The Mobile World Congress (MWC) is primarily a gathering for the bigwigs of the telecoms industry, but far from the main thoroughfares of the vast conference there are always hidden tech gems.
Among the most offbeat products spotted at last week’s event was artificial intelligence (AI) clone technology.
As advertising slogans go, “you can live forever” is up there with the best.
That is how Memori Yamato described the “personalized AI clone” from her Japanese company Alt Inc.
“Your descendants can continue to speak and interact with you, even after your death,” Yamato said.
The idea is to upload as many videos, images and audio samples as you can while alive.
The system would use that data to generate an AI mirror, cloning you in the digital world.
“It will look like you, it speaks in your voice and it even thinks like you,” she said.
The idea has been nine years in the making, and feedback from early users suggests the technology has nailed appearances and voices, she said.
A dog’s nose carries similar identifying traits as a human fingerprint. South Korean start-up Petnow Inc took this information and ran with it — like a dog after a stick — to create a biometric database of pets based on noseprints rather than microchips.
“Since the 1940s, we’ve known that dogs’ noses worked a little like fingerprints,” Petnow business development manager Peter Jung said.
About 100,000 animals are abandoned each year in South Korea, often because owners cannot afford vet bills, he said.
“Less than 10 percent have chips because people don’t like the process,” he said.
Petnow just requires a photo and AI does the rest, ensuring the photos are good enough for identity purposes.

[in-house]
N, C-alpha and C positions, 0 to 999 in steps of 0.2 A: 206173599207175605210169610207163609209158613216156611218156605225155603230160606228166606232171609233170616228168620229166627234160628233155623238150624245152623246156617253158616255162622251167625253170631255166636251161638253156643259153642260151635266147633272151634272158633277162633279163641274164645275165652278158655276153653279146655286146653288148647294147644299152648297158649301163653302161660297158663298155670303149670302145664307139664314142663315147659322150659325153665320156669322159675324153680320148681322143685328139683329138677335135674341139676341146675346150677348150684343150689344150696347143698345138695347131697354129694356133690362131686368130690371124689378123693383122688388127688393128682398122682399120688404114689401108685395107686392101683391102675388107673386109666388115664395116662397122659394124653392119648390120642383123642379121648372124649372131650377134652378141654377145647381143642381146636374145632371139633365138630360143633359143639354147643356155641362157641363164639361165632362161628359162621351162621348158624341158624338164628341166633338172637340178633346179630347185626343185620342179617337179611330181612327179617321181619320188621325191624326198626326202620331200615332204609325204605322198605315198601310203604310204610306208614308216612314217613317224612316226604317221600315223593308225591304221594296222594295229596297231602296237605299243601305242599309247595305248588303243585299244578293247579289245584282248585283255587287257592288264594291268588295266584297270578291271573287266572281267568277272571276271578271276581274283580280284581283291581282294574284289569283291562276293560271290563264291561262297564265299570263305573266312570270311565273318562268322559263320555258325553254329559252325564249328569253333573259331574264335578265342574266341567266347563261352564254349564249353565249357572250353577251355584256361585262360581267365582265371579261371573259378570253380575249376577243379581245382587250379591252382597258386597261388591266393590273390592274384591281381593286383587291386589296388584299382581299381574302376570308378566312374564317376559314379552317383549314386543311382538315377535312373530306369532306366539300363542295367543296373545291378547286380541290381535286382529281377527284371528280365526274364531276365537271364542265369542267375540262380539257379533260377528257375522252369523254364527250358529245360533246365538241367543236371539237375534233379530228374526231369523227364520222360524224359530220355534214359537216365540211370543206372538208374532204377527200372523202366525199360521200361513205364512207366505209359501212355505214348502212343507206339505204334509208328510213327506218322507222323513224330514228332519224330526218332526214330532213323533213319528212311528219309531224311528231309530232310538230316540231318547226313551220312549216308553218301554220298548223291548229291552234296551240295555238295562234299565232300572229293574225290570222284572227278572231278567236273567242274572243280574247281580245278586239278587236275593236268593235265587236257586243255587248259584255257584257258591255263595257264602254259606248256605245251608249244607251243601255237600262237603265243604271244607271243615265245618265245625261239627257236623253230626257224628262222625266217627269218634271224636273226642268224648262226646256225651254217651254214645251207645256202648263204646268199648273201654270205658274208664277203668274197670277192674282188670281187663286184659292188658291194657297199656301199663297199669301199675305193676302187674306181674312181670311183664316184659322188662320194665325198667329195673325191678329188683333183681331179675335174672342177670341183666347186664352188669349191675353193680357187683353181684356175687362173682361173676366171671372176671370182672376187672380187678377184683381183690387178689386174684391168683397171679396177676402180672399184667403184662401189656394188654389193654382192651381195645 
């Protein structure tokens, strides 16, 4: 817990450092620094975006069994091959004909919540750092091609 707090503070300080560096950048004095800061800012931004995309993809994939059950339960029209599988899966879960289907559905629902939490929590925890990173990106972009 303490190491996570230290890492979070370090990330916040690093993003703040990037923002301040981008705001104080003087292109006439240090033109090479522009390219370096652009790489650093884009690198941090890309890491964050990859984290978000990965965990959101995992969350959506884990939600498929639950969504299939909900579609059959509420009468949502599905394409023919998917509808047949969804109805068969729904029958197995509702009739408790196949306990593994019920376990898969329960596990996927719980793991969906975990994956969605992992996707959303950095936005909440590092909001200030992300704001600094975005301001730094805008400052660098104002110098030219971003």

Jung said that 50,000 pet owners have signed up since last year, and he hopes the government will change the rules to allow his system to replace chips.
Cat lovers need not worry.
Their noses might be too petite to be identifiable, but each feline face is unique and can be used in the system, the company said.
A staple from the pages of science fiction and the dreams of the superrich, flying taxis could be available as soon as 2025, SK Telecom Co said.
At the MWC, some attendees got an early taste, thanks to virtual reality headsets and a prototype complete with juddering seats.
Halfway between a helicopter and a drone, the craft has six electric motors that allow vertical takeoffs and landings.
It can carry up to four passengers and move at speeds of up to 320kph.
South Korea’s biggest telecoms provider developed it with Californian start-up Joby Aviation and hopes it will solve congestion in South Korea’s cities without adding to global warming.
“In Korea, in urban areas, we have severe traffic congestion, but constructing a mass transportation system like a highway or subway needs many social costs,” SK Telecom manager Ken Wohn said.
“Using this UAM [Urban Air Mobility] service can shorten our customers’ travel time without making so much infrastructure,” he said.
People might live their later years in the company of “socially intelligent” robots capable of “building an emotional relationship” with them.
That is the vision of Spanish technology outfit Eurecat, which has developed a robot called NHOA — or “never home alone.”
It is designed to reduce the loneliness of older people living at home.
The orange and white robot stands 160cm tall and can be controlled with a touchscreen and by voice.
Eurecat healthcare innovation manager David Mari said the aim was not to replace human relationships, but to “humanize” the applications and connected objects used by older people.
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